When Miss California’s assets were revealed to be fakies, I immediately thought of a line from Roland Bainton’s excellent and concise history The Medieval Church: “The real point,” he wrote, “was . . . ” Well, first, the story.
Way back on April 19, during the Miss USA pageant, California’s Carrie Prejean was flying high. She’d made it through the evening-gown competition and breezed through the string-bikini contest. By several accounts, she was a favorite to win.
A flamer stood in her way, one Perez Hilton—a “man” who makes his living drawing naughty parts on celebrity pictures and posting them on his blog. Miss Prejean’s lot was to have this sodomite judge ask her a question of his own devising. Naturally—or rather, predictably—he sought her opinion on “gay marriage.” Her engine sputtered at first. “I think it’s great that Americans are able to choose one or the other.” (We are?) “We live in a land where you can choose same-sex marriage or opposite marriage.” (We do?) But then, she jettisoned political correctness, confessing, “I think in my country, in my family, I think that I believe that a marriage should be between a man and a woman. No offense to anybody out there, but that’s how I was raised.”
Prejean lost the tiara, and a minor scuffle between supporters and detractors ensued backstage. But the storm really hit later that night, when a tittering, twittering Judge Hilton posted a video on his website, declaring Prejean to be a “dumb bitch.” Immediately, every news show wanted to ask Prejean the obvious question: Do you think your opinion on “gay marriage” lost you the title?
Like mushrooms in a pile of organic compost, her interviews began to multiply. Red State America was outraged, and FOX News unbosomed itself, providing maximum coverage of the affair. Meanwhile, Judge Hilton apologized for using the “b-word”; then he took it back, reasoning that yes, she is a b-word, and “hey, I was really thinking the c-word.”
A-list celebrities lined up behind Judge Hilton. B-list celebrities and celebrity Christians of all denominations became boosters of Miss California. A Village Voice columnist declared Prejean to be a Nazi. James Dobson featured an audio interview of this “courageous young lady” over two days of Focus on the Family.
In betwixt the airing of Parts 1 and 2 of the interview, celebrity gossip websites struck gold when their crack researchers unearthed nudie pictures of Miss Prejean, which they promptly published to sully her image. Dr. Dobson thus prefaced Part 2 with the caveat that he didn’t necessarily condone everything Miss Prejean has done. But he was still behind her. “God,” she told Dobson, “was in my head and in my heart saying, ‘Do not compromise this. You need to stand up for Me . . . you need to witness to them.’”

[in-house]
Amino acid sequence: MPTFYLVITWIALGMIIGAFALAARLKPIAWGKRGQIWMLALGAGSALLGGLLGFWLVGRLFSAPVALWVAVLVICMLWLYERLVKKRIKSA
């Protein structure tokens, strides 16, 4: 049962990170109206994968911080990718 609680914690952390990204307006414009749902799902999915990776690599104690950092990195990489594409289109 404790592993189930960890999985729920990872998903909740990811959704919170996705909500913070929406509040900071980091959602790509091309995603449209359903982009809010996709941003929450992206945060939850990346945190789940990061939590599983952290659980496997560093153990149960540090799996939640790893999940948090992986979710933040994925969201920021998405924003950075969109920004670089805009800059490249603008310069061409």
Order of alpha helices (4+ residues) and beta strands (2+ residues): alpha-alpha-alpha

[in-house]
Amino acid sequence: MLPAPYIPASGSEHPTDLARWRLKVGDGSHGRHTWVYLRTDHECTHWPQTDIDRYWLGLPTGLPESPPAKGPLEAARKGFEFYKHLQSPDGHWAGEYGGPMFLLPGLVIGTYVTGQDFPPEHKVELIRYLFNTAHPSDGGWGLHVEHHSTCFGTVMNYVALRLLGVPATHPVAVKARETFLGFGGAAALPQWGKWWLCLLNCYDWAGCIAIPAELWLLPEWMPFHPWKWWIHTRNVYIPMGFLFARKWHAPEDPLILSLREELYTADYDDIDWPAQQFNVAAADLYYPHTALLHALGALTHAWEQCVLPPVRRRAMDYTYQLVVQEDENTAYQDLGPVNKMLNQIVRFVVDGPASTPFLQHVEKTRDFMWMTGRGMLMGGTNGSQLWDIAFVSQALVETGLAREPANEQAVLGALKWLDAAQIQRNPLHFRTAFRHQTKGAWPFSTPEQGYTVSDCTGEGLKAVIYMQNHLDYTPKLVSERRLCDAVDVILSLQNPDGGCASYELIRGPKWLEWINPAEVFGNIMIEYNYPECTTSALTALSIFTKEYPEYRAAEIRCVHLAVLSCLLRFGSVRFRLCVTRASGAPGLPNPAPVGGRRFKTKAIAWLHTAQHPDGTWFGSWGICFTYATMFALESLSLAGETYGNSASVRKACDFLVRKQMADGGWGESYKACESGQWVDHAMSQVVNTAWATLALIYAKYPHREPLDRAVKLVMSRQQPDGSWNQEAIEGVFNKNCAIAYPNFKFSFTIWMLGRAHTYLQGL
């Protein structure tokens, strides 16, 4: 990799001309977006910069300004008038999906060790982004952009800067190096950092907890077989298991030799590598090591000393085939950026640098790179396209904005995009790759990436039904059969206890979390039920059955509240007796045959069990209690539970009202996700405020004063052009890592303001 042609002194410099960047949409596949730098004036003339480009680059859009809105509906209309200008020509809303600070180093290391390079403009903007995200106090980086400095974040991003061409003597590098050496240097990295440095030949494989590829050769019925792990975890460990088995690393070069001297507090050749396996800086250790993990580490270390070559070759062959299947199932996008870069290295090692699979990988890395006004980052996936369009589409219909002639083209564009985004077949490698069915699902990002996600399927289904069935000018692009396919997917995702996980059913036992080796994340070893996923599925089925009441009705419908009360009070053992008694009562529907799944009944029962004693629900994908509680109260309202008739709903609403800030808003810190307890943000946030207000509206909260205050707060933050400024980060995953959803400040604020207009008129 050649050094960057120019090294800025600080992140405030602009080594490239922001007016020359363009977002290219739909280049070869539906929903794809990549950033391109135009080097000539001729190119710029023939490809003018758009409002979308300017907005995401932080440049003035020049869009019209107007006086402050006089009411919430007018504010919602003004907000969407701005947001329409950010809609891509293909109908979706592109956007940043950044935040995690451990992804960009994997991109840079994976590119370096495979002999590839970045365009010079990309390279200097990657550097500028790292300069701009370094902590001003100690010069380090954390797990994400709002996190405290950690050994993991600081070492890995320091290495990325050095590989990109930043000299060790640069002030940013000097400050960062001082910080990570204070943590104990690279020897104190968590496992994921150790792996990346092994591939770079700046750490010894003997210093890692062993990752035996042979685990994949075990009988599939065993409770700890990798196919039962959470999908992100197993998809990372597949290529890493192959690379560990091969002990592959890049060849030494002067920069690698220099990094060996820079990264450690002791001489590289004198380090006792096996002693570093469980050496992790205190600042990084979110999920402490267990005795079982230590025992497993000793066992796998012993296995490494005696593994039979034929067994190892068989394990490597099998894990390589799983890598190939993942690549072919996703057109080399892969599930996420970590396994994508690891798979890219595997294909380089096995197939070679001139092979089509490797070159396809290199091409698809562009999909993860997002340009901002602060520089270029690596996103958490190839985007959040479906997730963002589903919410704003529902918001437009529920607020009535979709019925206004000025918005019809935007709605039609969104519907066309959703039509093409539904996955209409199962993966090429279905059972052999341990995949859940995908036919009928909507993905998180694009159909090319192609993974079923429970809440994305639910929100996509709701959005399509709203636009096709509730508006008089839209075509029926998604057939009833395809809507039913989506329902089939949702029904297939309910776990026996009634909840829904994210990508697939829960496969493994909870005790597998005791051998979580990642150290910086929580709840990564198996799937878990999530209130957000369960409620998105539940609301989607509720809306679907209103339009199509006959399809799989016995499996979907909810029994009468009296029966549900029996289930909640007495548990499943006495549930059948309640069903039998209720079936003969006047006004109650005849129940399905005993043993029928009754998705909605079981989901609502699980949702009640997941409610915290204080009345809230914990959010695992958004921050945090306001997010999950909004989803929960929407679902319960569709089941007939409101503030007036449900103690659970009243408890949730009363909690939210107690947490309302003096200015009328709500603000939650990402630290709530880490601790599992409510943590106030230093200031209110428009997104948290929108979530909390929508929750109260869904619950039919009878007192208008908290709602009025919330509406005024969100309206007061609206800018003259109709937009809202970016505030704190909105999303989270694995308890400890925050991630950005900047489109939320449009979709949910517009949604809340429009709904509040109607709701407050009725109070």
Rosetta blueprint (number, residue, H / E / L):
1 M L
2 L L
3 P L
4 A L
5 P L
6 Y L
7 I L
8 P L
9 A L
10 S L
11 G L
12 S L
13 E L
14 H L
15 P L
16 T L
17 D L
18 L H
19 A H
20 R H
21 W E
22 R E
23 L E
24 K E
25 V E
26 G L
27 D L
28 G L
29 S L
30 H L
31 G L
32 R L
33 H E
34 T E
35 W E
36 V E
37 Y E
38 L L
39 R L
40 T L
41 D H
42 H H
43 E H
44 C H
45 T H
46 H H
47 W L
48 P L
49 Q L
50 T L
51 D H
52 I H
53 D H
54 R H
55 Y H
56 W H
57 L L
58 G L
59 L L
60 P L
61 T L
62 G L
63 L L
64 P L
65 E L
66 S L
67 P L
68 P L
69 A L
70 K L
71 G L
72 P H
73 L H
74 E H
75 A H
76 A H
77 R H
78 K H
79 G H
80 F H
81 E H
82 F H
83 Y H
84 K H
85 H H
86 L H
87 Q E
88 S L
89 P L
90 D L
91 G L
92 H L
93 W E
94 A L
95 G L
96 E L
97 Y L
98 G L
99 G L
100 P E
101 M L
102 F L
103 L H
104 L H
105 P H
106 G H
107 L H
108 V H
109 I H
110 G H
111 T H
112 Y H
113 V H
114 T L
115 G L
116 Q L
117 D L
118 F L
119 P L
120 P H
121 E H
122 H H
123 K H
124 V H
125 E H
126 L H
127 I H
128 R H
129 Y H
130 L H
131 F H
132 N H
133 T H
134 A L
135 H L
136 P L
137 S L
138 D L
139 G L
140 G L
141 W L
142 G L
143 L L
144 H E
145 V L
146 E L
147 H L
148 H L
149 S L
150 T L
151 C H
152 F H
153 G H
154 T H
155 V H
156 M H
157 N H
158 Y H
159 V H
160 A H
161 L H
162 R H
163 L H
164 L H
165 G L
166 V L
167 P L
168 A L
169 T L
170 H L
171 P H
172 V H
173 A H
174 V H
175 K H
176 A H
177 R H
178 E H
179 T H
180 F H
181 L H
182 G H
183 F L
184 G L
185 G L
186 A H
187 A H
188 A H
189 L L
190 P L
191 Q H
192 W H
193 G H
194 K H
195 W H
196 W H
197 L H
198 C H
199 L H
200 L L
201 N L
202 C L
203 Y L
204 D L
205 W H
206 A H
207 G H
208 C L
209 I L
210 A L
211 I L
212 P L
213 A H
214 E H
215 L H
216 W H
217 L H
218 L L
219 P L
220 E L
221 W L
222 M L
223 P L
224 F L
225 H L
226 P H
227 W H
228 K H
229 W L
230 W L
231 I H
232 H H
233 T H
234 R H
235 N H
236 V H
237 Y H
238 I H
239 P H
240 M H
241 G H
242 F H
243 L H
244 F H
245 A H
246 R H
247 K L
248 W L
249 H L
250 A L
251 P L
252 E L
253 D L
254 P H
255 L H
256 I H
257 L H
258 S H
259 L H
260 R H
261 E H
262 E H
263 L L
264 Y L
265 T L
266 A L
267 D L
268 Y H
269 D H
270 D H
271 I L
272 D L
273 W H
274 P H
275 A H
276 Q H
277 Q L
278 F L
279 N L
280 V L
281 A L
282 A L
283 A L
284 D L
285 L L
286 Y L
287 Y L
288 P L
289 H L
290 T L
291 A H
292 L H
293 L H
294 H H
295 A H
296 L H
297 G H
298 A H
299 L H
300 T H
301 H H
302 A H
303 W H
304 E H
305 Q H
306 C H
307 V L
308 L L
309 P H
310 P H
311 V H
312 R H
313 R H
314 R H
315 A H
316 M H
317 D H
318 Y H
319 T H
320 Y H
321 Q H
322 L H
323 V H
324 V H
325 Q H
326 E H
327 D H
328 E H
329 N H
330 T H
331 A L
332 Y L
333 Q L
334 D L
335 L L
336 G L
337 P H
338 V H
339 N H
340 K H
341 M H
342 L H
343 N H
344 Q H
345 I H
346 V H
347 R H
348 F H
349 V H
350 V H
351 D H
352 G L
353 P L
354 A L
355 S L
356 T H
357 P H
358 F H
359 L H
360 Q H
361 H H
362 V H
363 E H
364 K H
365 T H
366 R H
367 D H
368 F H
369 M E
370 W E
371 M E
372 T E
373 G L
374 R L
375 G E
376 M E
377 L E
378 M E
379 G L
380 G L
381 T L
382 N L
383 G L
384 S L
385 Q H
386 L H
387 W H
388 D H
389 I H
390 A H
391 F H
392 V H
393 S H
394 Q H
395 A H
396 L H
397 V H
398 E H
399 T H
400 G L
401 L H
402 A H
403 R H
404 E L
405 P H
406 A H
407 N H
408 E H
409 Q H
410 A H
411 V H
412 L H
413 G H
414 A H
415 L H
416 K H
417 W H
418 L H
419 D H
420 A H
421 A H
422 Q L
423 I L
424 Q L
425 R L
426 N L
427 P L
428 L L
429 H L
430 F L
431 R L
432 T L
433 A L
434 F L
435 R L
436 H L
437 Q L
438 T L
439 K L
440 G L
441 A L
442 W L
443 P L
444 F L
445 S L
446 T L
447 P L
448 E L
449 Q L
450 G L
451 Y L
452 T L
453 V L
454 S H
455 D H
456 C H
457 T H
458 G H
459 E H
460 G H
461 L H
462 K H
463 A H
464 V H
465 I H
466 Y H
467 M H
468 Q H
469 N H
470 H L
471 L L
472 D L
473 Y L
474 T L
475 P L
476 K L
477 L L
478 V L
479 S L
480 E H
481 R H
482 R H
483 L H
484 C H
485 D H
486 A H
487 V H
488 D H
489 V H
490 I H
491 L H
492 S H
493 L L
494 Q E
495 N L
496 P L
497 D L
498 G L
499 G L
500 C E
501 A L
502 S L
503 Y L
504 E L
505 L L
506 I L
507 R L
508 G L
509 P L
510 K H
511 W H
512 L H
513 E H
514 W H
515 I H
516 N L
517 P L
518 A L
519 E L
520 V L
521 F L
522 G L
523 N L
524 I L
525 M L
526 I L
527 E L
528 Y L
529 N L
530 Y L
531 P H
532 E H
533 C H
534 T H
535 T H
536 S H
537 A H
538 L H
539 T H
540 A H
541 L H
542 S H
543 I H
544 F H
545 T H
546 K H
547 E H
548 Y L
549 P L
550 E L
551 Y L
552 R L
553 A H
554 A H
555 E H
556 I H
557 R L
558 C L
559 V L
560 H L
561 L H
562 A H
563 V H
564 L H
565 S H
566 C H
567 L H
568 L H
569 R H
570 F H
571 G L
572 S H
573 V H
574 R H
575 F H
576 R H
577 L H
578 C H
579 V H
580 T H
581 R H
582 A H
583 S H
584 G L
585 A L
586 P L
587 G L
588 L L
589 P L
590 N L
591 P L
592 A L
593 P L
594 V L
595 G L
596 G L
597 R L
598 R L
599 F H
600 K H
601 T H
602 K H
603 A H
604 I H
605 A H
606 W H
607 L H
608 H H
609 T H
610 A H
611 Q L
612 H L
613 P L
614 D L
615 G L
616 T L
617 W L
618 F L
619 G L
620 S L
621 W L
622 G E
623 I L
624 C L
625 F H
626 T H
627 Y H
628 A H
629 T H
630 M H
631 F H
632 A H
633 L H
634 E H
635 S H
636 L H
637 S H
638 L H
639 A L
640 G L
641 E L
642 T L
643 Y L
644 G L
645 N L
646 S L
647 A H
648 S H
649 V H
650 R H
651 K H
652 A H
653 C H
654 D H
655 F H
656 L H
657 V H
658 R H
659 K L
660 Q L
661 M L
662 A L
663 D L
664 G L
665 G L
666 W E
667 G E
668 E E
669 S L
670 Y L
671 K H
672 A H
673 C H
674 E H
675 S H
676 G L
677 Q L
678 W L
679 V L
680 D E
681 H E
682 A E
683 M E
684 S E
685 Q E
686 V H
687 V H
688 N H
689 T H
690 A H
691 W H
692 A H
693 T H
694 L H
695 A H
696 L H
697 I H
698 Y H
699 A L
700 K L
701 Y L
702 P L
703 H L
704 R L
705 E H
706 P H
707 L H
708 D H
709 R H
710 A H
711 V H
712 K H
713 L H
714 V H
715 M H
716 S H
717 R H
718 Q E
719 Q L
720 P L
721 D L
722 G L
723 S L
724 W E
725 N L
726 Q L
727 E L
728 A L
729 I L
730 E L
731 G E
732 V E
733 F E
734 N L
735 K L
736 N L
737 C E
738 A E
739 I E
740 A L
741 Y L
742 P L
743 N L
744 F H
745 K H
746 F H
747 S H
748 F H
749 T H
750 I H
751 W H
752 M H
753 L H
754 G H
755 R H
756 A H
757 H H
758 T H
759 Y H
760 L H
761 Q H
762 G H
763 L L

“As a former unwed mother,” wrote Maggie Gallagher, a conservative columnist known for her opposition to pornography, “I want to say to Americans: you don’t have to be a perfect person to have the right to stand up for marriage.” Gallagher is president of the National Organization for [Opposite] Marriage, which at the time was featuring Prejean in television ads.
Miss Prejean is a member of a nondenominational outfit in San Diego known as The Rock Church (the “fifth-fastest-growing church in America,” according to Outreach). Clad in tight-fittin’ jeans, she took to the stage for interviews with the pastor over the course of several worship services. They chatted about the way Providence had brought her to this point in which she was being put to the test. God has given her natural beauty for such a time as this. Like the biblical heroine Esther, who—I bet y’all didn’t know this—won a beauty contest. Asked by the pastor what she would say to Hilton if he were sharing their stage, Prejean exclaimed, “You need JESUS!”
One of Prejean’s most vociferous detractors is Shanna Moakler. This former Playboy Playmate was codirector of Miss California USA when the controversy began, whereupon she was morally outraged by Prejean’s bigotry. When Donald Trump, owner of Miss USA, refused to say “You’re fired” to Prejean (and pointed out that her statement agrees with Barack Obama’s official position), Miss January 2001 revealed to the media that just before the controversial pageant, Carrie Prejean obtained breast implants.
“The real point,” wrote Bainton, “was that the barbarian king admired the culture of the conquered.” The historian was describing the conversion of pagan kings to Christianity. Interestingly, their pious wives played a great part in this. For example, the beautiful Burgundian princess (Saint) Clotilde, having watched the pagan Frank, Clovis, conquer her people, and having been given to him in marriage, persisted in prayer, faithfulness, and holiness until her husband converted. He then, according to Gregory of Tours, pleaded with his people that they forsake their idols. “These examples display the process whereby the invader became accommodated to the invaded.”
Now, there’s no denying that FOX News and fake boobs are attractive, but I wonder whether, for such a time as this, the old prayer, faithfulness, and holiness approach might be worth a try. Converting the barbarians might even save opposite marriage.
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